The Ethics of Human Dignity and Freedom of Expression

  • Clifford G. ChristiansEmail author
Part of the Contemporary Gulf Studies book series (CGS)


When human dignity is a universal principle and not defined in Eurocentric terms, it means honoring the intrinsic worthiness of all human beings. The issue for the Al Jazeera Media Network as an international organization is whether in its programming and policies, it is committed and how, to the ethical principle of human dignity. In the Eurocentric North, human dignity is anchored in individual rights and the legal order. An ethics of human dignity, rooted in the dignity of everyone without exception, is a cross-cultural idea in the monotheistic religions (Islam-Christianity-Judaism), Confucius, Immanuel Kant, and African communalism. It is affirmed in the Universal Declaration of Human Rights of 1948. The normative principle of human dignity insists on gender equality in the profession, on affirming the identity of the marginalized, and on ethnic diversity. These issues are treated where appropriate throughout the book. For this chapter, the ethics of human dignity as inherent worthiness is applied to language considered offensive because of race or religious extremism, cyber hate speech, and atrocious images. Following this ethical principle for organizational culture, freedom of expression is a fundamental prerogative of the news media in opposing censorship. This chapter argues that the issues of free expression and censorship in the Al Jazeera Media Network should not be based on the Western concepts of John Locke and John Stuart Mill, but should be governed by the cross-cultural definition of human dignity as the intrinsic worthiness of human life.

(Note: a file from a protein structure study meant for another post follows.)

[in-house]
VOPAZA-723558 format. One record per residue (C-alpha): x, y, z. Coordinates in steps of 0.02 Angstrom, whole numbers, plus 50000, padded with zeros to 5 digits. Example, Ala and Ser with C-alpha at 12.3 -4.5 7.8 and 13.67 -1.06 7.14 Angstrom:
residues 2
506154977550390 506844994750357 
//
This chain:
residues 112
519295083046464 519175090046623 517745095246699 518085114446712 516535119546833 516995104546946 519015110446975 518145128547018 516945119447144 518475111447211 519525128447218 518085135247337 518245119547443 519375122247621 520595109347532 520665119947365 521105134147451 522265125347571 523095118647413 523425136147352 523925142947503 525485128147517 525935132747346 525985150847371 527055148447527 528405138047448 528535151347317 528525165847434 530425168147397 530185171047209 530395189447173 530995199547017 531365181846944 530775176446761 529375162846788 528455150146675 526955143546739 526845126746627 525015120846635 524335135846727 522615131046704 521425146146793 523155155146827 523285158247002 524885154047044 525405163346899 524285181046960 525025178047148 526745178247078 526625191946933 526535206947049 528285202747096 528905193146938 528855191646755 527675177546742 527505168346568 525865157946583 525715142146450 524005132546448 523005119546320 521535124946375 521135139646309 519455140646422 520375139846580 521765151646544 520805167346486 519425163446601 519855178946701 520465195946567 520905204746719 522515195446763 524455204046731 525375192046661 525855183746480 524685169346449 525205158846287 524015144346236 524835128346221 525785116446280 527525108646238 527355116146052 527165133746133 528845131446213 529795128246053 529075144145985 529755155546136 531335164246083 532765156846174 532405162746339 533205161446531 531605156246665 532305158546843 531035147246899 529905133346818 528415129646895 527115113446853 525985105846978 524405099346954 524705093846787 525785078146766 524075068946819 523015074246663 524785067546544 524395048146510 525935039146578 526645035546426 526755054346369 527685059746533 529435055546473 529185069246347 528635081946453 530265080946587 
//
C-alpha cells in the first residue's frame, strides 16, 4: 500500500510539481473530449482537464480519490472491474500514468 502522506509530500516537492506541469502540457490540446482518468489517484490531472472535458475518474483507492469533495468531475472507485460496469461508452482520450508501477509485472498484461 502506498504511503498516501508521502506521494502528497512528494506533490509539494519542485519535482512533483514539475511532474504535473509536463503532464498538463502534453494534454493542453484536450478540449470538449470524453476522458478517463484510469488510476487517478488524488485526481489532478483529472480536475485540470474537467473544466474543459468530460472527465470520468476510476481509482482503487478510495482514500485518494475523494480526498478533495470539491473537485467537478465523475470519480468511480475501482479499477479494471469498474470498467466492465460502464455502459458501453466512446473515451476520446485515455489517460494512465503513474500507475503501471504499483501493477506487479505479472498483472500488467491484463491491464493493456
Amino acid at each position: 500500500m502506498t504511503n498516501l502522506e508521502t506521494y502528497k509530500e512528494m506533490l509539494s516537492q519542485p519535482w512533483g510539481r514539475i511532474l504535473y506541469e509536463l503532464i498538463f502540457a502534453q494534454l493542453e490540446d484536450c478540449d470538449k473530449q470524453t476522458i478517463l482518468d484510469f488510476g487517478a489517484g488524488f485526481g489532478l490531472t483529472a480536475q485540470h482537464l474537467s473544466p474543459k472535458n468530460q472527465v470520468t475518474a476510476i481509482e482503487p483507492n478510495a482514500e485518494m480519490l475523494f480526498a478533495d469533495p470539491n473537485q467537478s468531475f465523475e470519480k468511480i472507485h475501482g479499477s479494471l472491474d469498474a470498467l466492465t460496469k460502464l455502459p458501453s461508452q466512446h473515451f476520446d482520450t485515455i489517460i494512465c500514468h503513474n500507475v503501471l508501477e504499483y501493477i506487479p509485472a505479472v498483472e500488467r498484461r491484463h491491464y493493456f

Freedom of expression Hate speech Human dignity Media ethics News media Universals 


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Copyright information

© The Author(s) 2019

Authors and Affiliations

  1. 1.University of IllinoisChampaignUSA

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